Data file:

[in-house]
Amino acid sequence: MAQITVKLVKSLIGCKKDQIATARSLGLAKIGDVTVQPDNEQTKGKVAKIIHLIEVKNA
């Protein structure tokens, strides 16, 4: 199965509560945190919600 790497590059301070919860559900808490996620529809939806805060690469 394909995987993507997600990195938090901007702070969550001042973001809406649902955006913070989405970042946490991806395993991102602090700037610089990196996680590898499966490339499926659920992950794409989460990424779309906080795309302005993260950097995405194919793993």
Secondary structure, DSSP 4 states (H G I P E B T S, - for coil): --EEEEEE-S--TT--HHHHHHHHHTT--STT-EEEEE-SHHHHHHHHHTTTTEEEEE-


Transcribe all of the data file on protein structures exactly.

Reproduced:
[in-house]
Amino acid sequence: MAQITVKLVKSLIGCKKDQIATARSLGLAKIGDVTVQPDNEQTKGKVAKIIHLIEVKNA
């Protein structure tokens, strides 16, 4: 199965509560945190919600 790497590059301070919860559900808490996620529809939806805060690469 394909995987993507997600990195938090901007702070969550001042973001809406649902955006913070989405970042946490991806395993991102602090700037610089990196996680590898499966490339499926659920992950794409989460990424779309906080795309302005993260950097995405194919793993």
Secondary structure, DSSP 4 states (H G I P E B T S, - for coil): --EEEEEE-S--TT--HHHHHHHHHTT--STT-EEEEE-SHHHHHHHHHTTTTEEEEE-